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The job defines the tool

Stuart Hayward-Higham

Don’t give me a DIY job - I will use a big hammer for a little job and a wood screw in masonry. Why, you may ask. Well, I’ve had no training, it’s something I don’t want to do and I have no desire to get hold of the right tool for the job.

When it comes to waste we too often hear that one technology is better than the other, or one type of collection is better than another. The recent debate on commingled or source-separated collections is typical of our sector’s often polarised view of solutions. But the right tool for the job is the one that reflects the local circumstances, balancing commercial and environmental drivers and meeting the needs of the client and the market for the products.

The same is true for ‘new’ technologies and presumably therefore ‘old’ technologies. The description by its very nature suggests that new is better than old - it must be because any progress is good, isn’t it? If you take the wheel, its basic design has been around for thousands of years and therefore must qualify as an old technology. Yet it is used more than ever because it is effective and proven. It has been improved and refined but the basic design philosophy is the same as it was back into the times of the ancient Sumerians.

“It takes confidence to offer innovative solutions where they are best used”

In our sector-specific world I am often asked whether gasification technology is better than moving grate energy from waste (EfW). It depends on the job, I often answer. That’s not to avoid a difficult point but to identify that it is the needs of the project that should define the tool to be used.

A number of recent reports have listed the numbers of moving grate, fluidised bed, gasification, plasma gasification and pyrolysis plants in operation around the world, and the one unchallengeable fact is that there are far more moving grate EfW facilities than gasification or other. Does this mean they are better? Well, no, only that as an industry we have already made most of the mistakes in their design, construction and operation and, as such, they are well proven.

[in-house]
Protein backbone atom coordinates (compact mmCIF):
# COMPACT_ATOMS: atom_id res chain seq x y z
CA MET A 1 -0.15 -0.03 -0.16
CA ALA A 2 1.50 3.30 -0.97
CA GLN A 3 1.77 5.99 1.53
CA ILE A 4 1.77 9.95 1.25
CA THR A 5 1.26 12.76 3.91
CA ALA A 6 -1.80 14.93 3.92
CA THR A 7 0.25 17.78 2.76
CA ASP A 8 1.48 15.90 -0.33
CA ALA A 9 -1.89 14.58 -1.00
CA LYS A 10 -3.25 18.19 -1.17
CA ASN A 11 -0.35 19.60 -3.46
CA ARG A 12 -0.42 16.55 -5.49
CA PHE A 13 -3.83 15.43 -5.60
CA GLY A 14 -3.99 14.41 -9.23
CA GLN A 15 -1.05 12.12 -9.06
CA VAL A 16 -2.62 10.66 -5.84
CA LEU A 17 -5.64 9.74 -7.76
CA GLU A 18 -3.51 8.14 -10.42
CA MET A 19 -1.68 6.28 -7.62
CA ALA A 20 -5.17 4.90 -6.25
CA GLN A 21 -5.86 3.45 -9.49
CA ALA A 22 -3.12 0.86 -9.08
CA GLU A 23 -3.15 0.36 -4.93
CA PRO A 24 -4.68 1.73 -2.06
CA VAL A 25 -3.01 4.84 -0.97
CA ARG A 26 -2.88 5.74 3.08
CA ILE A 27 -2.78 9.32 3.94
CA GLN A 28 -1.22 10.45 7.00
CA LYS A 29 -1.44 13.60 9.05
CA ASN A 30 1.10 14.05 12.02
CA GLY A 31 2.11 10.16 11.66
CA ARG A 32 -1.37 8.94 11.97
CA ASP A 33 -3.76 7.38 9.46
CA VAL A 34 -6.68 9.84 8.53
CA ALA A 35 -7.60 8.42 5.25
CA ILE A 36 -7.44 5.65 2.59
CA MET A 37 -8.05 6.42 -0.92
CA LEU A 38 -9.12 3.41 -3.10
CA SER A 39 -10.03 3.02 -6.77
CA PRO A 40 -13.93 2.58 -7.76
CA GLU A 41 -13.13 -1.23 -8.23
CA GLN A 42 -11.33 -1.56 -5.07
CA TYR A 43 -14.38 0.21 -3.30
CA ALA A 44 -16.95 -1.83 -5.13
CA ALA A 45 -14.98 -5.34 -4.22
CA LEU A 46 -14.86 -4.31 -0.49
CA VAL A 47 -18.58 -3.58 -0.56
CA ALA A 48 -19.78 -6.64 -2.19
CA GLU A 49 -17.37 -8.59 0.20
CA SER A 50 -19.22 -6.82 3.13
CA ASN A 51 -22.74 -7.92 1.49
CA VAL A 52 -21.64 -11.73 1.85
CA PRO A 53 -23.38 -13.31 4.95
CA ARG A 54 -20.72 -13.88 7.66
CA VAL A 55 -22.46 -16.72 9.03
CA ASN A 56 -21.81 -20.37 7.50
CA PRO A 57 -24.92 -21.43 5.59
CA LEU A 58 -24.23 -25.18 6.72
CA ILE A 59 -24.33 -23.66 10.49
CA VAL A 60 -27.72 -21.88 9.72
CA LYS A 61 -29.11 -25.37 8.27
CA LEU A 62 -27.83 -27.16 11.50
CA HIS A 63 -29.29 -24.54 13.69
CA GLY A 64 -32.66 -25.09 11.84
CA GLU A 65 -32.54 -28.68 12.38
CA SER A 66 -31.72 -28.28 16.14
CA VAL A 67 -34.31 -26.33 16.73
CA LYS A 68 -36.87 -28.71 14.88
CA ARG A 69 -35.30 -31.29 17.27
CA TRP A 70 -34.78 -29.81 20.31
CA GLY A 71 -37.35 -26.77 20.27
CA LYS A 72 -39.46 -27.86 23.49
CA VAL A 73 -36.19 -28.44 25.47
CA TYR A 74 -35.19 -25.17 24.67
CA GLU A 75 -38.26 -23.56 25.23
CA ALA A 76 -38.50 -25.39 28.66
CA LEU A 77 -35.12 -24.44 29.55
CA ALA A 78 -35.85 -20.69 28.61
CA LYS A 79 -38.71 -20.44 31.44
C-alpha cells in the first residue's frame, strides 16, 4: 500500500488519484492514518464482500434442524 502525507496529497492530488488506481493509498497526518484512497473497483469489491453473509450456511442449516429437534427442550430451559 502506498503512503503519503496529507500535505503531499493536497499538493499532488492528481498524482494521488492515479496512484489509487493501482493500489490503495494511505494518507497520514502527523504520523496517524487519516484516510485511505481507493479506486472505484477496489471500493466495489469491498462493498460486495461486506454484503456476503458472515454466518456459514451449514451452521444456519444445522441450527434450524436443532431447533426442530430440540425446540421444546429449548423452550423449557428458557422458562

We cannot say the same for the other technologies, which still have some of their industrial proving in front of them. Does this mean we should not use gasification, that it is so high risk that anyone would be a fool to use it? Of course not. What it means is that the risk balance of ‘how well it works’ is less well proven and so any project needs to accommodate the different risk profile.

SITA is developing gasification projects as well as moving grate EfW, in-vessel composting, anaerobic digestion (AD), landfill gas to electricity and fuel, materials recycling and processing facilities and landfill sites, as well as offering source-separated and commingled collections. We are also working on a number of emerging technologies that are not ready to be industrialised yet but we hope will complement the tools we can offer our clients in the future.

The Government’s recent promotion of AD should be welcomed but that technology cannot do everything. In fact, on our analysis, it is unlikely to deliver in excess of 10% of the capacity required. Pushing to the higher market share suggested by the AD taskforce might force excessive collection costs or unsustainable solutions. AD is the right tool for the job in some circumstances, but it is only one tool and the UK needs a variety of them to be able to deliver the range of solutions required.

It takes experience, skill and knowledge to be able to identify the job and then choose and use the right tool. It also takes confidence to not go with the fashion, not to offer what you have always done just because that’s what you know, but to offer innovative solutions where they are best used and to adapt to the market needs and local conditions and requirements.

Let’s accept that the job defines the tool and get on with meeting the huge but exciting challenge ahead of our waste and recycling sector.

Stuart Hayward-Higham is technical director at Sita UK

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